One man said he woke to the wealthy Democratic donor injecting him with a syringe and applying metal clamps to his body. Another told investigators how the well-known California activist pulled out a power saw as he lay immobilised by drugs. Others recalled being plied with narcotics while wearing tight underwear.

Those are the stories of some of the men who survived, according to the criminal complaint against Ed Buck released Thursday.

Buck now faces a federal charge over another alleged victim who met a grimmer fate, dying from a drug overdose in Buck's West Hollywood apartment, according to authorities. Prosecutors have accused the 65-year-old of preying on men "made vulnerable by addiction and homelessness" for sex.

The federal count of distribution of methamphetamine resulting in death comes days after the Los Angeles County District Attorney's Office hit Buck with charges including operating a drug house and administering methamphetamine to a 37-year-old man who authorities say survived an overdose in Buck's home earlier this month.

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The latest charge implicating Buck in the death of 26-year-old Gemmel Moore - and the criminal complaint detailing the experiences of 10 more people allegedly victimized - also follows growing calls to investigate a 2017 death initially ruled an accident. Activists urged Buck's arrest after a second deadly overdose in his home earlier this year. In a wrongful-death suit filed against Buck and the district attorney, Moore's mother claimed that Buck targets black men, intoxicating them so that he can force them into sex - and accused authorities of letting off a white man far wealthier and better-connected than his victims.

As The Washington Post's Meagan Flynn previously reported:

If convicted of the federal charge, Buck could receive a sentence of life without parole; the crime carries a mandatory minimum of 20 years. The charges filed earlier this week could lead to a sentence of up to five years and eight months in state prison.

Buck was ordered to be held without bond at his court appearance Thursday, the Los Angeles Times reported.

An attorney for Buck, Seymour Amster, did not immediately respond to a request for comment, but earlier in the day Amster told journalists in Los Angeles that Buck would fight the allegations against him "vigorously," media reports say. The lawyer dismissed accusations of singling out black men.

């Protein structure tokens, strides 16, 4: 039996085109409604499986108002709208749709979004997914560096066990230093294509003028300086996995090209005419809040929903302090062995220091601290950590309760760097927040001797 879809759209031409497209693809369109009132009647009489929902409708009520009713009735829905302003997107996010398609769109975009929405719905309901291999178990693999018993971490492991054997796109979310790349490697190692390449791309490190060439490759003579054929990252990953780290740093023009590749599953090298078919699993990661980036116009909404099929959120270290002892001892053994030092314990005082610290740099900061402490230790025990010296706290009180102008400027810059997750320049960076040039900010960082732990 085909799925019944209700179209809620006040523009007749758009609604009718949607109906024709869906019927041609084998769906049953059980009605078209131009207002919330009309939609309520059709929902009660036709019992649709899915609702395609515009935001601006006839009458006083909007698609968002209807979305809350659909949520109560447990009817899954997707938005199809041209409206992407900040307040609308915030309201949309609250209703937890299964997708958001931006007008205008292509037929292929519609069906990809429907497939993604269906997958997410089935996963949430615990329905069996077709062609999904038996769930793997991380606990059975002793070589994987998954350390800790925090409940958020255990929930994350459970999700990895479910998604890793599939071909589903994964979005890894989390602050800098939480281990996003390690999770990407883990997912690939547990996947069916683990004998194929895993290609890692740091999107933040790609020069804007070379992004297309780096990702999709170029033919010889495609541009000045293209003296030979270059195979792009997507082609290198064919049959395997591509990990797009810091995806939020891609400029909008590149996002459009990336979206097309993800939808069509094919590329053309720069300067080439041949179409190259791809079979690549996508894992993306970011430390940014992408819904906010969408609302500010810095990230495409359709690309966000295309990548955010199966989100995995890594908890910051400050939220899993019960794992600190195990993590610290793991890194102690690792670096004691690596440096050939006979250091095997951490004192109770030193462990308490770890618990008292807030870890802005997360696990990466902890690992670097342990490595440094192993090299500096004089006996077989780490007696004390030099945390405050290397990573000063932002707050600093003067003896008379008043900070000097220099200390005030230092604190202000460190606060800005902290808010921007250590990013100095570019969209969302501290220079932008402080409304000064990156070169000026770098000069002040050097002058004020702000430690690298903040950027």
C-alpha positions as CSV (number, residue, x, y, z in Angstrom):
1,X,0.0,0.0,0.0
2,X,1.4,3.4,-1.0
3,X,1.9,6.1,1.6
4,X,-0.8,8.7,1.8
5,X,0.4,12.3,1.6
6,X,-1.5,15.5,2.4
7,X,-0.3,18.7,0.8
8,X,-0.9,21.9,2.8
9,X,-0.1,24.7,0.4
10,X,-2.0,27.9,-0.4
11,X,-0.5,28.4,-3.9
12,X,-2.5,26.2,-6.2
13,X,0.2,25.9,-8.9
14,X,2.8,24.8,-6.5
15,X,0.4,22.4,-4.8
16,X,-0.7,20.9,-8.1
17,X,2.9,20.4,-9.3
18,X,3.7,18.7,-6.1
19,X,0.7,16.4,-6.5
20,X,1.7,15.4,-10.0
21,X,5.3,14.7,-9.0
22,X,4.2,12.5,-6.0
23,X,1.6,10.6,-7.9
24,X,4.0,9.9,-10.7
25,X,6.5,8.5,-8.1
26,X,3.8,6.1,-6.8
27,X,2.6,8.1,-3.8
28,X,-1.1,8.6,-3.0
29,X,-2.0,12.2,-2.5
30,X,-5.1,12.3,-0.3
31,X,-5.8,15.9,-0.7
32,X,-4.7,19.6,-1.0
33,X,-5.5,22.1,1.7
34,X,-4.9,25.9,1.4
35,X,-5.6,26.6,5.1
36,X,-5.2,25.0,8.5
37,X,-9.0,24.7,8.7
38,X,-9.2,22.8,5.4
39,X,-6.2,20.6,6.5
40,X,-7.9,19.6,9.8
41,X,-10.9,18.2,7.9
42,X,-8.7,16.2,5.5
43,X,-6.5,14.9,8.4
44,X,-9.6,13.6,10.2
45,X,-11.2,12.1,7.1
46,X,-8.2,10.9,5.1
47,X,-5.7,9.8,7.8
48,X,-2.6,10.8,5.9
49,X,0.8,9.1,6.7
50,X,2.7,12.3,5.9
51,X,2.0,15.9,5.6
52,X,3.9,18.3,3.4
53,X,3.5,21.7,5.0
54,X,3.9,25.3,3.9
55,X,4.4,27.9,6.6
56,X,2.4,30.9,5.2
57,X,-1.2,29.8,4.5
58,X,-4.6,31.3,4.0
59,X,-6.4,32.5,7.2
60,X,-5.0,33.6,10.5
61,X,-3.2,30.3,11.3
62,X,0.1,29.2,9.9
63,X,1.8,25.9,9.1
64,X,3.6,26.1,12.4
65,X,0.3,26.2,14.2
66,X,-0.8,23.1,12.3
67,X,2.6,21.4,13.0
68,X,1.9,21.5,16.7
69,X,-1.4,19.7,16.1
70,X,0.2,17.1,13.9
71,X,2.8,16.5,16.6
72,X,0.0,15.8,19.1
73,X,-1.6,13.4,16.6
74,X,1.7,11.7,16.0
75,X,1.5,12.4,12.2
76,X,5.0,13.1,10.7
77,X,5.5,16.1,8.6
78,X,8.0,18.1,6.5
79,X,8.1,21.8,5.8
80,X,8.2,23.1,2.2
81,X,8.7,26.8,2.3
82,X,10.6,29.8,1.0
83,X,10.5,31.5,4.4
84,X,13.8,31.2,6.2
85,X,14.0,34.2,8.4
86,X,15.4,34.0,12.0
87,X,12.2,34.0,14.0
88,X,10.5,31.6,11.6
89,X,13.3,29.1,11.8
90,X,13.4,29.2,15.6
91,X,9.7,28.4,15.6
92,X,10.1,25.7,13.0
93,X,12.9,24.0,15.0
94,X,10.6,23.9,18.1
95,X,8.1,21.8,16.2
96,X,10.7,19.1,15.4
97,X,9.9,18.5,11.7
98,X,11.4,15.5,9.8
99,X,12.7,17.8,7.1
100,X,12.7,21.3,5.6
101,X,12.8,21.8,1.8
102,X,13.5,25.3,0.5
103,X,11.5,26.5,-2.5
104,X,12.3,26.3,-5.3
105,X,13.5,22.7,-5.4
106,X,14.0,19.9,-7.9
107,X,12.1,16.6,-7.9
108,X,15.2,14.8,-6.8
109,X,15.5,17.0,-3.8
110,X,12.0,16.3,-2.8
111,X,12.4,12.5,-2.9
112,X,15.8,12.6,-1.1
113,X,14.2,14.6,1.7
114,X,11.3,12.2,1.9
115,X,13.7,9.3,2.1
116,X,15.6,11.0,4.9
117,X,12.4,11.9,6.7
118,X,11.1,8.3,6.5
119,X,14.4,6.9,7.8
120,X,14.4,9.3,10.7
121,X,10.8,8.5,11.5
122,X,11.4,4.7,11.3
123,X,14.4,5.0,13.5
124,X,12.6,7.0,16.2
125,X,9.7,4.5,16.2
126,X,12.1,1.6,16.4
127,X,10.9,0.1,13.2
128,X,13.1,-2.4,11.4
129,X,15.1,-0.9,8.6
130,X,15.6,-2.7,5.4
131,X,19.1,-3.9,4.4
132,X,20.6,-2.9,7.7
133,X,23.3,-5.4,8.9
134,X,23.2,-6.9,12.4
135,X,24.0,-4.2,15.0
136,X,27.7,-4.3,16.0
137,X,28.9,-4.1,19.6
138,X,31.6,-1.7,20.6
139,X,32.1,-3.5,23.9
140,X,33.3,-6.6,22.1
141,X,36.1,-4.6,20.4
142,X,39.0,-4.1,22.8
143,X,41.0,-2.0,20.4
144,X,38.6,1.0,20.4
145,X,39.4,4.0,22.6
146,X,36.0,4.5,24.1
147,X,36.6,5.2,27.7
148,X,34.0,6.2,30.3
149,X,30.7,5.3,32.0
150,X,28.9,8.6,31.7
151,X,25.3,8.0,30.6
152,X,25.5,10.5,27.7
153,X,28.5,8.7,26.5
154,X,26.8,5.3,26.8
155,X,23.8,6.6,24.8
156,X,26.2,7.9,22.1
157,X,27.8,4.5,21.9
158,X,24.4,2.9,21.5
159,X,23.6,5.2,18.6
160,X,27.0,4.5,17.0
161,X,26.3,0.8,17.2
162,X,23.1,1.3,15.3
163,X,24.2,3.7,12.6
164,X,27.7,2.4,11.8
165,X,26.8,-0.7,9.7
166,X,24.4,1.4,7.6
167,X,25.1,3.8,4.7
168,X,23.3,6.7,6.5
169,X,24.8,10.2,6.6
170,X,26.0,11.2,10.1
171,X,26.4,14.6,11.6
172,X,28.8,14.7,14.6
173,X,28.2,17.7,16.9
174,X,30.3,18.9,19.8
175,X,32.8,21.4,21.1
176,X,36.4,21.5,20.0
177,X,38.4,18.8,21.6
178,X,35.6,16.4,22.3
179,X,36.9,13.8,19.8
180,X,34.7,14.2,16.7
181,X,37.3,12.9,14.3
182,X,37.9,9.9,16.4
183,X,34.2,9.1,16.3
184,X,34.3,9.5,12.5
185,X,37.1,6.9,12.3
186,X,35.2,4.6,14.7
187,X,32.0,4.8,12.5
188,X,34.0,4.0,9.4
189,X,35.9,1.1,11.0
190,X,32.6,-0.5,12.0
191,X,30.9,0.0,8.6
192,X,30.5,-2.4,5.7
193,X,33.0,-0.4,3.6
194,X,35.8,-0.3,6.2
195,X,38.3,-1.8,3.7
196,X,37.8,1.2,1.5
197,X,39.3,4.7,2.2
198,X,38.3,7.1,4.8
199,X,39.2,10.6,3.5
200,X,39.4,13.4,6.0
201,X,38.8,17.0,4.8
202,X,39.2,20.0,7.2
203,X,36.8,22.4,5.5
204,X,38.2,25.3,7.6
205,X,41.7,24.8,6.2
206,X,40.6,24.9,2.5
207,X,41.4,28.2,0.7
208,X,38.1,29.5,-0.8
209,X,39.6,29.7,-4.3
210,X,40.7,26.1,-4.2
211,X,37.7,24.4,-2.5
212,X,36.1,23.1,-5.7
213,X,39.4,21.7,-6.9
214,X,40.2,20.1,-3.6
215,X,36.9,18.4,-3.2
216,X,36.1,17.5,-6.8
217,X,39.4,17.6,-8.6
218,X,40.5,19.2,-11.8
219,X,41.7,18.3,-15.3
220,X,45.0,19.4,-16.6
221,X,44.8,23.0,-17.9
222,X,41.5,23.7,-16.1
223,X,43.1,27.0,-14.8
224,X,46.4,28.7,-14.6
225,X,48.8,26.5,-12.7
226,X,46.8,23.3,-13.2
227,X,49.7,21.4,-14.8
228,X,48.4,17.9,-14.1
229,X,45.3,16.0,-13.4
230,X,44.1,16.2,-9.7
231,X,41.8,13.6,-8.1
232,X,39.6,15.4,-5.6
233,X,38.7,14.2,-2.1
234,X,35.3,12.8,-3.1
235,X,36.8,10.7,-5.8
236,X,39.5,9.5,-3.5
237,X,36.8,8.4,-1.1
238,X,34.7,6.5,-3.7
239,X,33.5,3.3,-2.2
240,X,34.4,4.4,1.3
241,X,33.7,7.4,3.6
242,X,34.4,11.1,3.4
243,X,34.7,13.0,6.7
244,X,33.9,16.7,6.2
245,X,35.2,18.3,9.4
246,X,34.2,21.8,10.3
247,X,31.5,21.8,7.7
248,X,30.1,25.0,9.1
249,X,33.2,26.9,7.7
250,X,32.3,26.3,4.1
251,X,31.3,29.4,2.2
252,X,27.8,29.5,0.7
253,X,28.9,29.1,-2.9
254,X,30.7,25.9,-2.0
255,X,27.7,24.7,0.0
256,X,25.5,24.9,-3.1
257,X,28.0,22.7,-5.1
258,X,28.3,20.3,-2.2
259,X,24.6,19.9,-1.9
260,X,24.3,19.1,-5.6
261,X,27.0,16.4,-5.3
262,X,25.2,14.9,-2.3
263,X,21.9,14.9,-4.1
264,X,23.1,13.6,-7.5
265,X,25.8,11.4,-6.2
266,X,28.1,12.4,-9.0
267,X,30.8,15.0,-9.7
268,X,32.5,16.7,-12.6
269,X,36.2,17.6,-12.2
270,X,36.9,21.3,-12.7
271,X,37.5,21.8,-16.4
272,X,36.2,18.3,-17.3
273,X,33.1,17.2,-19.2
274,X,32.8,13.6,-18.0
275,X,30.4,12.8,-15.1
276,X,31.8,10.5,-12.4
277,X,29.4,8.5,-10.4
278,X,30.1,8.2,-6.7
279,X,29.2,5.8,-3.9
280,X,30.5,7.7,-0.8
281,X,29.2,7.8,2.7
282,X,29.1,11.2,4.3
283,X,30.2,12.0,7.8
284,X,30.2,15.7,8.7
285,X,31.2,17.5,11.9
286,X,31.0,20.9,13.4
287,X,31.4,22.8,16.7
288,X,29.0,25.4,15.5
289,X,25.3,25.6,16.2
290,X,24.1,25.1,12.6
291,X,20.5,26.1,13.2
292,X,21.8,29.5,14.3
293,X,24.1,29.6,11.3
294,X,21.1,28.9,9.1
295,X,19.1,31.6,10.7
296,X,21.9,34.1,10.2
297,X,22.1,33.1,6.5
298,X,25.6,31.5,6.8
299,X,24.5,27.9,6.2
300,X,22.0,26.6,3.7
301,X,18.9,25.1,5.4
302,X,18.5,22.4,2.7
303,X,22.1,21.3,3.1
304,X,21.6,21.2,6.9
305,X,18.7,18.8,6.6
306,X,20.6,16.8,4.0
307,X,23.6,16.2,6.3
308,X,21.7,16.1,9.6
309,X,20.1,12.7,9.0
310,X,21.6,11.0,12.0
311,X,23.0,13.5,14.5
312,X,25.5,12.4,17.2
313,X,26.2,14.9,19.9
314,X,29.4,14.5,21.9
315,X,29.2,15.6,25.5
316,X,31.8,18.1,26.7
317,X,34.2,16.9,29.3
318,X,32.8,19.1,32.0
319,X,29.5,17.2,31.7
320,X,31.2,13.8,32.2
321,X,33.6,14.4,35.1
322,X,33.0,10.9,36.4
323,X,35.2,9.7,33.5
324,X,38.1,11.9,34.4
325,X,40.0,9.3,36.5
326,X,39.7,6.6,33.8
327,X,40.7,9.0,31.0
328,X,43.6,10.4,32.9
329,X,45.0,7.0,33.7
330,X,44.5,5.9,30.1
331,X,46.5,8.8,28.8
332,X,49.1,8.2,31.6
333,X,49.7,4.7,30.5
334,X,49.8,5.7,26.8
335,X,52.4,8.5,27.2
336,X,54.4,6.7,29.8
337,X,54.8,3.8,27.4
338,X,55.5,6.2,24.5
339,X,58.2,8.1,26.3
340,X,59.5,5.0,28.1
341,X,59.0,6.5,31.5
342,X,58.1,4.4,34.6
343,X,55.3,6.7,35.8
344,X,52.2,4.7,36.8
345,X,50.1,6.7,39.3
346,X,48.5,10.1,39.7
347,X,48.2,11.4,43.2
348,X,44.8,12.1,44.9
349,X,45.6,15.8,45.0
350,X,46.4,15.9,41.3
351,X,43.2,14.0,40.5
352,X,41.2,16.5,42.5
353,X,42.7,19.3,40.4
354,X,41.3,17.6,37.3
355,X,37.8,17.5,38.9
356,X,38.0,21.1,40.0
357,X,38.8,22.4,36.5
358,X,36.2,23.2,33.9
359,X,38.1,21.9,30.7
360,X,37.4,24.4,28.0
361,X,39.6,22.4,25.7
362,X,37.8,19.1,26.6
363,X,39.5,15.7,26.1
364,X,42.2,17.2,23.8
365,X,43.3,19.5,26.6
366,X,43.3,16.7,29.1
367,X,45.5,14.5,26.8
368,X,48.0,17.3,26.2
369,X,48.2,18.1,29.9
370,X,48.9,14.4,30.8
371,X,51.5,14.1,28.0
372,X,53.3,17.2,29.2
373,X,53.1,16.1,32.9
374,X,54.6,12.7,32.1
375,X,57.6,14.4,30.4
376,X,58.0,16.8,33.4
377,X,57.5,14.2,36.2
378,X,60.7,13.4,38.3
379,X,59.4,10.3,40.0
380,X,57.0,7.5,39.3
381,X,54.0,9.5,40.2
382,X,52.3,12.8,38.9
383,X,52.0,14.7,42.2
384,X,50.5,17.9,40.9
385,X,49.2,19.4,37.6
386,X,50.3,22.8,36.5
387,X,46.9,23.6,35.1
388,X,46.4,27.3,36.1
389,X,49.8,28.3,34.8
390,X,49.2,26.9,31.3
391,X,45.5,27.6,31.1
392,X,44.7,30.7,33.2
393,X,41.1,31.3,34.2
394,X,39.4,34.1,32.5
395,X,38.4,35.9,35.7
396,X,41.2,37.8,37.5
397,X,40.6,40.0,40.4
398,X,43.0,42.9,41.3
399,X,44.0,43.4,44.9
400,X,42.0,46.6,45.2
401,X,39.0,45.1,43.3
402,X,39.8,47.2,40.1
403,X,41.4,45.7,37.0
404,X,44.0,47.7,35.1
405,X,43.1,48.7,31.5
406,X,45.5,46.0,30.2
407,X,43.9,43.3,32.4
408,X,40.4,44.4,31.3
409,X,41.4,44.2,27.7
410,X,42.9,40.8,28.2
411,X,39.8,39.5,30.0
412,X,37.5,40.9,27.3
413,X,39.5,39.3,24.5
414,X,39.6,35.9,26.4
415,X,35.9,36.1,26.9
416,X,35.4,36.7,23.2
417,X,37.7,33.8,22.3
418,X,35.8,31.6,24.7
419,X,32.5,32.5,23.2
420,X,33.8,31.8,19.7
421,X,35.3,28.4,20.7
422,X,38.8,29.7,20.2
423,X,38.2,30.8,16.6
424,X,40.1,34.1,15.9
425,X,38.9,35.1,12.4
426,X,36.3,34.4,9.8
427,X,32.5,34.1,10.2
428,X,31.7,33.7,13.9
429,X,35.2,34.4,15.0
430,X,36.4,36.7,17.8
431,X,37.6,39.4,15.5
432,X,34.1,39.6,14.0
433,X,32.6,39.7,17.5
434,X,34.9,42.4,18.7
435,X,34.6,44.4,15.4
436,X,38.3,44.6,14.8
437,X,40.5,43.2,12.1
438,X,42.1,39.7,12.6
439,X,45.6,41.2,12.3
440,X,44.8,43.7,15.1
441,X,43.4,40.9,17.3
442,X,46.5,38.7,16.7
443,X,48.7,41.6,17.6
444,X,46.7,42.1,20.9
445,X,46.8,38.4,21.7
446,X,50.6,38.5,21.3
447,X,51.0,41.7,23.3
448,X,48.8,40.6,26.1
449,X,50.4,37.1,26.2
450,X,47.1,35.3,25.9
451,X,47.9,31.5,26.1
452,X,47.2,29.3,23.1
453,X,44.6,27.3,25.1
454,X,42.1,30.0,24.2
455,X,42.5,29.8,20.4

The federal complaint released Thursday draws on many men's accounts of Buck's alleged predatory behavior. But the charges rest on Moore, who investigators say was discovered unresponsive and wearing only socks in Buck's living room in July of 2017. An autopsy attributed the death to an overdose from methamphetamine apparently injected in Moore's arm.

The building housing the apartment of Ed Buck in West Hollywood. Photo / AP
The building housing the apartment of Ed Buck in West Hollywood. Photo / AP

Buck, who called 911 to say Moore was not breathing, told officials that the dead man was his friend and that he had not seen Moore's drug injection, the criminal complaint states. But acquaintances of Moore's told authorities Buck paid Moore and gave him narcotics in exchange for sex. Moore's mother, LaTisha Nixon, would later tell investigators that her son had called her the year before to say "a rich and powerful man named Ed Buck held [him] against his will and shot him up with drugs," as court documents put it.

The district attorney decided there was not enough evidence to charge Buck. A slew of other incidents, though, would create mounting pressure for authorities to take action.

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A year and a half after Moore's death, authorities found another near-naked man on Buck's floor - this time, wearing only underwear. Timothy Dean, too, was declared dead after police arrived. An autopsy pointed again to drugs, and again, no charges followed.

What did come was a firestorm of public criticism, as thousands signed a petition calling for Buck's arrest and as Nixon filed a lawsuit saying Dean would still be alive if Buck had faced legal repercussions for her son's overdose.

"If the dead body of a blond-haired, blue-eyed white man was found in the home of an older black man, he'd be lucky to even make it to the police station alive," the Los Angeles Times reported an attorney for Nixon saying.

Buck was well-known among prostitutes for exchanging drugs and money for sex, another alleged victim reportedly told law enforcement. People called him "Doctor Kevorkian," one man said, a reference to the prominent advocate of physician-assisted suicide.

Investigators came to believe that Buck continued giving men drugs for sexual favours after Dean's death, according to the criminal complaint.

A man identified in documents only as "Victim 10" described getting methamphetamine from Buck every day for weeks before overdosing put him in the hospital earlier this month. Victim 10 recalls Buck refusing to call an ambulance during his Sept. 11 overdose, the criminal complaint states. The man said he got help only after leaving Buck's apartment and getting a passerby to call 911.

That latest incident helped trigger the charges filed against Buck this week.

"The surviving victim's statements gave us the break we needed," said Los Angeles County District Attorney Jackie Lacey, according to the Los Angeles Times.

Lacey said Thursday that federal law provides more options for charging Buck than state law, allowing for charges that could carry lengthier prison sentence, according to CBS Los Angeles. Local authorities did not find enough evidence to hold Buck responsible for the overdose deaths, Lacey said.